Who would’ve thought metal beams contrasted with wood paneling could be so captivating, and truly make even an unconventional setting feel like home? Add in the wicker shaped light fixtures, and you truly have something spectacular to marvel at. In this home, a blended combination of concrete walls, metal staircases and paneling, alongside wooden beams and ornate, detailed textures, truly brings together the entire space.
The warm, subtle material choices, along with elegant, yet refined decor, truly captivate the eye, and creates a focal point on any room you walk into in this home. Exceptionally large windows help take away from the cold, cluttered feeling, and help create an open space, rather than creating a feeling of being stuck inside an industrial plant with the concrete and metal fixtures sprawled throughout the home. Even on darker days, the large windows allow light to seep into the home, and bring in a calming ambiance for the owners to enjoy.
A subtle choice of hues and color, along with wall art, distinguished candles and light fixtures, and contrasting shape/design, helps the home come together in all aspects. Even in the bathroom nook, a large soaker tub, surrounded by drapes, creates a calming, relaxing environment, which is extremely welcoming after a long, exhausting day. Wall art, circular windows, and eclectic decor, come together to create a truly distinguished space, and a home which even the most discerning of buyers would love to purchase.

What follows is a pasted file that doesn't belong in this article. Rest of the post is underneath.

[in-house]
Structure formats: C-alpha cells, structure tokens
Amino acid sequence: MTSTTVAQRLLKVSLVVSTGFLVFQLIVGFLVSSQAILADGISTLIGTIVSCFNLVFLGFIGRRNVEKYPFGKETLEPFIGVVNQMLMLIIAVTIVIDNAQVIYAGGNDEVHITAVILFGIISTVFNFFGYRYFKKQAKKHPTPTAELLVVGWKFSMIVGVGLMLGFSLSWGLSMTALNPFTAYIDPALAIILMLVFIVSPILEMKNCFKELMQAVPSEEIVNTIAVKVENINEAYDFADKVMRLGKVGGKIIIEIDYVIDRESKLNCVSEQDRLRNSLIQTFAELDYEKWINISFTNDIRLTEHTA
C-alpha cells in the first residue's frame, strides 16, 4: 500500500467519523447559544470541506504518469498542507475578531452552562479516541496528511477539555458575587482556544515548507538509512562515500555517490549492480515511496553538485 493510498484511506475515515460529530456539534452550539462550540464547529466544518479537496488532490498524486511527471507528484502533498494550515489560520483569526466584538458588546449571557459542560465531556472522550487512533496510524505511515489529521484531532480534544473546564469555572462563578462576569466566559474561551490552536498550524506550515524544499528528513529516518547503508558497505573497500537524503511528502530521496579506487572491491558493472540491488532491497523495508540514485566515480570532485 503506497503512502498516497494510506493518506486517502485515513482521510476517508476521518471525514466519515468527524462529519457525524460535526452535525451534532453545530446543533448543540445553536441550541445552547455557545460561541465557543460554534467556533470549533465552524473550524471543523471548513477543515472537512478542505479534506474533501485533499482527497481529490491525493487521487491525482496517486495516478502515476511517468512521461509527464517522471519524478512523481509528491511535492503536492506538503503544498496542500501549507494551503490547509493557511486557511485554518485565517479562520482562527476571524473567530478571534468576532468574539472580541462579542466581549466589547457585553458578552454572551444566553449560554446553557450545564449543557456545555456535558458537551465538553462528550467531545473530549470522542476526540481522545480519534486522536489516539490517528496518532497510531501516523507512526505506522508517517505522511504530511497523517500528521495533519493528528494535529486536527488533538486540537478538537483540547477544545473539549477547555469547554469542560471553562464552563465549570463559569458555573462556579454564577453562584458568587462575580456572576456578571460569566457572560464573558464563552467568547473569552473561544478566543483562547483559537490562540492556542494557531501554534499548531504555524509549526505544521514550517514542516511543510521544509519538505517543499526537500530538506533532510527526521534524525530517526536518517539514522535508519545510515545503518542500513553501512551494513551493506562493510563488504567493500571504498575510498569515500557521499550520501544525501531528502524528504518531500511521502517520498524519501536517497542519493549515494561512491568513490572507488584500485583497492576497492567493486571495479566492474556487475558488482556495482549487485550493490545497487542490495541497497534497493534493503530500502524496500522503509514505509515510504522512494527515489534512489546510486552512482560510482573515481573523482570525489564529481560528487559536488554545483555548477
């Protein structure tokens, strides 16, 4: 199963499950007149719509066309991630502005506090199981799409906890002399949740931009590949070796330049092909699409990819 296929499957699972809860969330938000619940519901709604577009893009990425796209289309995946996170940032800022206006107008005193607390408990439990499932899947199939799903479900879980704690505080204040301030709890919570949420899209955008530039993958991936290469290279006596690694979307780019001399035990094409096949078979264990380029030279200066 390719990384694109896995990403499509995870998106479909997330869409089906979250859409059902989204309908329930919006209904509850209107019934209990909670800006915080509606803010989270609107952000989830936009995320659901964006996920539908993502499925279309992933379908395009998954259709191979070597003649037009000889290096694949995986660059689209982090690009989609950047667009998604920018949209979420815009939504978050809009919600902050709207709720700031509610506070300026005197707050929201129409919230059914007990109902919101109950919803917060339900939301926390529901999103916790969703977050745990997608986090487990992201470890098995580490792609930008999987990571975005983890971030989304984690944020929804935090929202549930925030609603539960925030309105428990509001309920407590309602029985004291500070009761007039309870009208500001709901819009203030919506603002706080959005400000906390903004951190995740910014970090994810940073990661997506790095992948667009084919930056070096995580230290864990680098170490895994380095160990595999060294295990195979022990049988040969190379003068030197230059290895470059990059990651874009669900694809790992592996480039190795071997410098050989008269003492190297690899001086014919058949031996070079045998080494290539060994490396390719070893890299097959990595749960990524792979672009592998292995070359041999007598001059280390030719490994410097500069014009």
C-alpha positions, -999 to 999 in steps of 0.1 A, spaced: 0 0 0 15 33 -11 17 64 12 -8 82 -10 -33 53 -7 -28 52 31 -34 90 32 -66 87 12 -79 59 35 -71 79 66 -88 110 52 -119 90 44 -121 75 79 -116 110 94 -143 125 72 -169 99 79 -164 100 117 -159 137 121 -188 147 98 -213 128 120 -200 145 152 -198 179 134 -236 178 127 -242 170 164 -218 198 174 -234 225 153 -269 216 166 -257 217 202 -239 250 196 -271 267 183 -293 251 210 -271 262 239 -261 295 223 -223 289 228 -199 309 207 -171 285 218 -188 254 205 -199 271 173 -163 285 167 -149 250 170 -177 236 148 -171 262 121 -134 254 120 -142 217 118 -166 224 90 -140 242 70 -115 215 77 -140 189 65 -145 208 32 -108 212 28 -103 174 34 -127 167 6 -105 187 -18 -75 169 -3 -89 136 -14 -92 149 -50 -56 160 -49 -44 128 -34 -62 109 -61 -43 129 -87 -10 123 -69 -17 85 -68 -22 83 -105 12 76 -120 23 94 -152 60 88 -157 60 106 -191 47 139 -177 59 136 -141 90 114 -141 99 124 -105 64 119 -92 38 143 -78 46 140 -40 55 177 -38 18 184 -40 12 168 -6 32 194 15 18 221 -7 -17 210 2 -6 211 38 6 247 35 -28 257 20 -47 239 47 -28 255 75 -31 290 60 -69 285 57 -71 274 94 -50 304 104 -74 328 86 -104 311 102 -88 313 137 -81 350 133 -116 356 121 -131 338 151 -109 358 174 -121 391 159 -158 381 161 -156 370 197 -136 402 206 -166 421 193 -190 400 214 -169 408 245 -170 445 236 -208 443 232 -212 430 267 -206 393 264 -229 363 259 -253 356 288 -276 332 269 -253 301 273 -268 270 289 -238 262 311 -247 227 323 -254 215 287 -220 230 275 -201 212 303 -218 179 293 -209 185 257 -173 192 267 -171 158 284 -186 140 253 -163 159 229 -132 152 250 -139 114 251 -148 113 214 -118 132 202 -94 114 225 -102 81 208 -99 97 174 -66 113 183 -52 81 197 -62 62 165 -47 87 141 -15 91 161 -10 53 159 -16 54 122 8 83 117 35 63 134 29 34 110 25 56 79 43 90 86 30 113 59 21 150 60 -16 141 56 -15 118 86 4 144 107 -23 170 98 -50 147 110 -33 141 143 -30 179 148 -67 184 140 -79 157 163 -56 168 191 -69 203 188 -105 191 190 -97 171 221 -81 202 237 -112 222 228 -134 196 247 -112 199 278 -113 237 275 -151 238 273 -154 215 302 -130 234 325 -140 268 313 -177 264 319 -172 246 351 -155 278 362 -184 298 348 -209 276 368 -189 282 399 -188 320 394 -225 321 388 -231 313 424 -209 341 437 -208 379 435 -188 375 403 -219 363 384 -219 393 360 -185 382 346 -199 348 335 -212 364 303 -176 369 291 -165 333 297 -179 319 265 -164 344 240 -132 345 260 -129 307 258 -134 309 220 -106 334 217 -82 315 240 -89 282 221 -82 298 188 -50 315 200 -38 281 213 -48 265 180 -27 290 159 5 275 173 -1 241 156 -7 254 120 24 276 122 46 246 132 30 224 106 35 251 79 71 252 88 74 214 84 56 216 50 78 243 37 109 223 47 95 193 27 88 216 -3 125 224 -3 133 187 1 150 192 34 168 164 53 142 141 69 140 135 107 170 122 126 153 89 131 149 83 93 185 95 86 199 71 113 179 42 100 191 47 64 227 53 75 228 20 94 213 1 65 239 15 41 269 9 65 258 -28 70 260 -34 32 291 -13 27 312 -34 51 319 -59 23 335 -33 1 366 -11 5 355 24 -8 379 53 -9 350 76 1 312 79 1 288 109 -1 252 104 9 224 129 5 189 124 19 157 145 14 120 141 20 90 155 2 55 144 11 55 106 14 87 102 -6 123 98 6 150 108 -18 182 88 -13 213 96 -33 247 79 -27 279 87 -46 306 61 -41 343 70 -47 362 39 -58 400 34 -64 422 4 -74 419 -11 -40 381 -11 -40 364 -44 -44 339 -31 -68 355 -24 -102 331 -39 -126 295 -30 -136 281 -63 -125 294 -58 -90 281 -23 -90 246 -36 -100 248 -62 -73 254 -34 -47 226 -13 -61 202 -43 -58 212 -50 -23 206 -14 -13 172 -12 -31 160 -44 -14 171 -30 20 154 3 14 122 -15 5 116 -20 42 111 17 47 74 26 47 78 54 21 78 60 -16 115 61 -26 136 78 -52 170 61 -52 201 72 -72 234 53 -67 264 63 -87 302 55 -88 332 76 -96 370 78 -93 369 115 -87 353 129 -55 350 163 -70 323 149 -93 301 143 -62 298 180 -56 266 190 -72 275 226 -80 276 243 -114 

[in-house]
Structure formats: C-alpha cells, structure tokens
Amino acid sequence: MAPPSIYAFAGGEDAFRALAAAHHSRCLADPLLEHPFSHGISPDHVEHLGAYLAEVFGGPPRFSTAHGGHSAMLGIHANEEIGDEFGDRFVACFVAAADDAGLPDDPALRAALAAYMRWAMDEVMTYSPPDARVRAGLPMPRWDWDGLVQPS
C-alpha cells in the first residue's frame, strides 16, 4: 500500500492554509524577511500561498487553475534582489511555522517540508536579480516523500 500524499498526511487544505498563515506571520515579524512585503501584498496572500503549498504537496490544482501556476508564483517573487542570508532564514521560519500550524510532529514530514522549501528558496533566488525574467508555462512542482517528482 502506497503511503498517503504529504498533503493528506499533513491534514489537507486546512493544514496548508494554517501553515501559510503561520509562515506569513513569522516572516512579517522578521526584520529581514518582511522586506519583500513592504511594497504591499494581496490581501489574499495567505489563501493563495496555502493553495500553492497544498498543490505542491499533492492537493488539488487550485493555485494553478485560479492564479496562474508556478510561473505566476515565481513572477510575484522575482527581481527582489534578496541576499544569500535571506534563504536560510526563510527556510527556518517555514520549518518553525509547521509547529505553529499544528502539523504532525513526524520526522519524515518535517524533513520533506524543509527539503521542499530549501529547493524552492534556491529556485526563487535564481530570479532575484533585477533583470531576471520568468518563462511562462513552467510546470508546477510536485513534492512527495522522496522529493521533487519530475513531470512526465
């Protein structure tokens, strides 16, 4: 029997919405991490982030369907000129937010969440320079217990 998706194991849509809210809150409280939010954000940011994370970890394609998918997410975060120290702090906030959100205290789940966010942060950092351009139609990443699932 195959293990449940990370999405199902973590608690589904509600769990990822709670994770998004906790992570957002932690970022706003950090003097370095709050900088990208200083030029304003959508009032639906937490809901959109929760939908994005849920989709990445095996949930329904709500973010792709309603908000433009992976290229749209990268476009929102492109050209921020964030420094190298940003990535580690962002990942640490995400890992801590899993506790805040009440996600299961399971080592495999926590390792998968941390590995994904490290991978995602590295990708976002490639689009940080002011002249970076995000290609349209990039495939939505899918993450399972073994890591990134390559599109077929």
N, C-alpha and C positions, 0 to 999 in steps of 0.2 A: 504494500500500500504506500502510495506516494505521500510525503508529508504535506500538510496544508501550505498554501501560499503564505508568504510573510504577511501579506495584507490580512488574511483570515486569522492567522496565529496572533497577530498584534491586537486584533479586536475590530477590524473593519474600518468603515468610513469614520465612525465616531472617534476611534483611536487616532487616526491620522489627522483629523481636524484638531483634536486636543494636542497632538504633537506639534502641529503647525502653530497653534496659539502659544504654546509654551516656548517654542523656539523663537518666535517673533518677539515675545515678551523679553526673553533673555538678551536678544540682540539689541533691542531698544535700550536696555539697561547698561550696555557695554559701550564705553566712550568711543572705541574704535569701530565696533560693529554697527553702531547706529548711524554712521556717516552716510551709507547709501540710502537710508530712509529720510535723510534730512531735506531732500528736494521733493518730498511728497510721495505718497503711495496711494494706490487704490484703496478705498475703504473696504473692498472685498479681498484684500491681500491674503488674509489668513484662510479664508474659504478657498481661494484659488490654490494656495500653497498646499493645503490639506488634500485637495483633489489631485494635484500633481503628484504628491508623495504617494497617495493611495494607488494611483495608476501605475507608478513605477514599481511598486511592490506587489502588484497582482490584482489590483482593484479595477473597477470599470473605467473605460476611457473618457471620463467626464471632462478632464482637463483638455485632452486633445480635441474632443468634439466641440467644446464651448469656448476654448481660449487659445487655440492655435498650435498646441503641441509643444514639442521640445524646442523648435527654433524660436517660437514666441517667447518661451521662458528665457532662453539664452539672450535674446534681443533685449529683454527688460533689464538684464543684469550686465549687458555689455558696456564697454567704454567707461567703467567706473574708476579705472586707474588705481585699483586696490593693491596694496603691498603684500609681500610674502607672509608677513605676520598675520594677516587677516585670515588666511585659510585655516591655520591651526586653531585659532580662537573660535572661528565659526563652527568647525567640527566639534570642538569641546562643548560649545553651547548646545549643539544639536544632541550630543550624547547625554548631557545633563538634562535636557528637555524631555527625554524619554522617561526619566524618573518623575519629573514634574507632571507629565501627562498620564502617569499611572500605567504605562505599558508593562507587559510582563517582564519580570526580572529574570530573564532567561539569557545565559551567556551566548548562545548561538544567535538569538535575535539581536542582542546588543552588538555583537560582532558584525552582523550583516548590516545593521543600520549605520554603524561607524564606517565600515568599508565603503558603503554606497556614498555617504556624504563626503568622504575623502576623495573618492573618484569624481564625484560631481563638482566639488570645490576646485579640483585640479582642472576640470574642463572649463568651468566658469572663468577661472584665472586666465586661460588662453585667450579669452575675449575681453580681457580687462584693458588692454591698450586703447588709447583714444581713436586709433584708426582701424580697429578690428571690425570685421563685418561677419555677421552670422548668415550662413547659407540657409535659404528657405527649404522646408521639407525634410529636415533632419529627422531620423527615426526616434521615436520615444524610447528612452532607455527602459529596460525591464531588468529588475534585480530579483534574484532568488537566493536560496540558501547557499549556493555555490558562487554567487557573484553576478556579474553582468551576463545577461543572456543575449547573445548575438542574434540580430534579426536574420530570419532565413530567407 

What about the comforting material finishes throughout the home? A staircase leading to an expansive bookcase draws in the attention of the most detail oriented visitor to the home. What does this home scream? Distinguished? Comforting? Eclectic? A little bit of everything. Buyer, seller, visitor, and anyone who visit this come can truly appreciate the detail, the dedication which it took to bring together, and the sheer level of creativity, to create an inviting, comfortable, yet refined space from room to room, and nook to nook.
Images: Jean–Marc Palisse, Coté Sud, Oct.–Nov. ’08 / Found on: